Discover The Amazing Marketing Gibberish Generator

 Content that makes your market smile can be a great way to spread the word

How much marketing gibberish do you speak? Not as much as you’d like? Then you need the services of the Marketing Gibberish Generator. Click a button and you have 100 words of high quality, totally meaningless marketing speak.

Like this:

Verticals goals for engagement Gen Y sticky content robust market share. Millennials wearables snackable content B2B verticals.

Or how about:

Target influencer low hanging fruit dashboard leading the pack The Cloud. Mission critical tweens long-tail CPM granular user-friendly fanbassador brand voice inbound customer shoptimization.

The link went like wildfire around our office, and then spread to friends and colleagues in other agencies and businesses. Created almost a year ago, it is clearly got staying power. It’s a viral success and a great example of successful content marketing.

The company behind it all is Column Five, a Californian marketing agency whose tag line is ‘Let’s Do Cool Shit!’. Seriously. And hats off to them. They’ve produced a piece of content that meets a need of its audience: to smile.

There’s something even smarter going on too. Sharing the link is a great way to show your network that you are self-aware, have a sense of humour and are on trend. It is content that serves a purpose – that’s why it succeeds.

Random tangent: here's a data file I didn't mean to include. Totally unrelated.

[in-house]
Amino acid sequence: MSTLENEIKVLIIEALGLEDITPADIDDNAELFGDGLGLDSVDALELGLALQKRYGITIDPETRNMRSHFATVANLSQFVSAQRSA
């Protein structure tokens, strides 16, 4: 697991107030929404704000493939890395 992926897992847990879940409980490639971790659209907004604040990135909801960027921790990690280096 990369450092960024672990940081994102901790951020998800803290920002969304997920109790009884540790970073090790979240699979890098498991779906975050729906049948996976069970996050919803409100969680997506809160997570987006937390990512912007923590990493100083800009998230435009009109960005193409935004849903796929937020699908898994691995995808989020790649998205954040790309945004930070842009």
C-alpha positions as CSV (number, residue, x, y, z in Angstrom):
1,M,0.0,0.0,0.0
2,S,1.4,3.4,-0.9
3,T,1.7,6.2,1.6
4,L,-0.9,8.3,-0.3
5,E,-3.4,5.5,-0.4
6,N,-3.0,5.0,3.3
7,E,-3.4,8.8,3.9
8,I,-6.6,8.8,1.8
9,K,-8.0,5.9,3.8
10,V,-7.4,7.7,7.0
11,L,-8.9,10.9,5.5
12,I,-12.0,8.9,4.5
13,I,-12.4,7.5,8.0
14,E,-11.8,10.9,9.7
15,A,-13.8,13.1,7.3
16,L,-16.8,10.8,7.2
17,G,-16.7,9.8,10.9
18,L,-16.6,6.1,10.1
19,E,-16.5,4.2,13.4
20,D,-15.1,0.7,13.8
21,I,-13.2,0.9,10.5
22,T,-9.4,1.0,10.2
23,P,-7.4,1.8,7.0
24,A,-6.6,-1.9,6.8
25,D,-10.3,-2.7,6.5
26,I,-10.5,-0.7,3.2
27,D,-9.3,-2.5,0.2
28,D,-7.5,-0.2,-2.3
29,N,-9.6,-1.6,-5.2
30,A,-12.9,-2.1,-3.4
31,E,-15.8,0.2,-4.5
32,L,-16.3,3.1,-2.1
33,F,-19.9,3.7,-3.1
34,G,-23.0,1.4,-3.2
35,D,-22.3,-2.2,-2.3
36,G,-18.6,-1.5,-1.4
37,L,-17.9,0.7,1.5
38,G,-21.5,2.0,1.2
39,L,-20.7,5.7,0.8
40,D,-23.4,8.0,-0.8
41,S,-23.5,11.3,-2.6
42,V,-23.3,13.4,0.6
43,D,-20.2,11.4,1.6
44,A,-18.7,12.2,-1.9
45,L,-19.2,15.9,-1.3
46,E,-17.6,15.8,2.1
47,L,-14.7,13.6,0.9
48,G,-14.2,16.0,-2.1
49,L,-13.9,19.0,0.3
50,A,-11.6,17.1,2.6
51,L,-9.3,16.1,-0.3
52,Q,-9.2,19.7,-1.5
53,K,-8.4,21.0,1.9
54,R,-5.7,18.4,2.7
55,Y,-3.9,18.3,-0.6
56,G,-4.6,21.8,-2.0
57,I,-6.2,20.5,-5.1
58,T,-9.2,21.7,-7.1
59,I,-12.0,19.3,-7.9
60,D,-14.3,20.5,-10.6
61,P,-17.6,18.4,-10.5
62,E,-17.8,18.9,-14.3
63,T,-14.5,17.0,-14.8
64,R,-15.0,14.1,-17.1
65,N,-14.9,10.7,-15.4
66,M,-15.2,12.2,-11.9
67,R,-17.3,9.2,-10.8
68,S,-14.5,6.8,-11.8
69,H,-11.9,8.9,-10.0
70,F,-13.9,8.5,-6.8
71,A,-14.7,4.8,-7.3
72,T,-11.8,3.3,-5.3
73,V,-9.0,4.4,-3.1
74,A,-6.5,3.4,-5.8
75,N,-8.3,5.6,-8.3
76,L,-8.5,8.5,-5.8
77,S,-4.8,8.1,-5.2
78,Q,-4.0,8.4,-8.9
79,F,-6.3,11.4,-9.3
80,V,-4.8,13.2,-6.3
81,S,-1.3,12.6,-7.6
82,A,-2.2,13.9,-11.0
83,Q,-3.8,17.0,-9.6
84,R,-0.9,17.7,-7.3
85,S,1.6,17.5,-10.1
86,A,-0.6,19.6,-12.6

Brand visibility
The content generator did the rounds of the Content Cloud office a few weeks ago, but it was only when I came to write this piece that I clicked through on the company logo to see what sort of organization was behind it.

I suspect the same will be true of the many thousands of global marketers who have enjoyed the gibberish. Could Column Five have done more to capitalize on their success? The page they created has a clean design and is wonderfully easy to use but it doesn’t invite further action.

There are links to Facebook and Twitter and the logo links to the business’s homepage but there’s no overt reason to click them. Would the page have been ruined by a button saying ‘Now try marketing without the gibberish’ or ‘This way for straight talking marketing success’? There’s certainly an argument for the ‘less is more approach’ but sometimes less is less.

If Column Five were a client of ours, the advice would be to set up some A-B testing to see what happened to shares and click-through with a range of different treatments. Perhaps they’ve done exactly that.

Whatever the case, it’s a useful reminder that there’s plenty of room for humour when producing content, and that ‘audience’ is just marketing gibberish for ‘human beings’.

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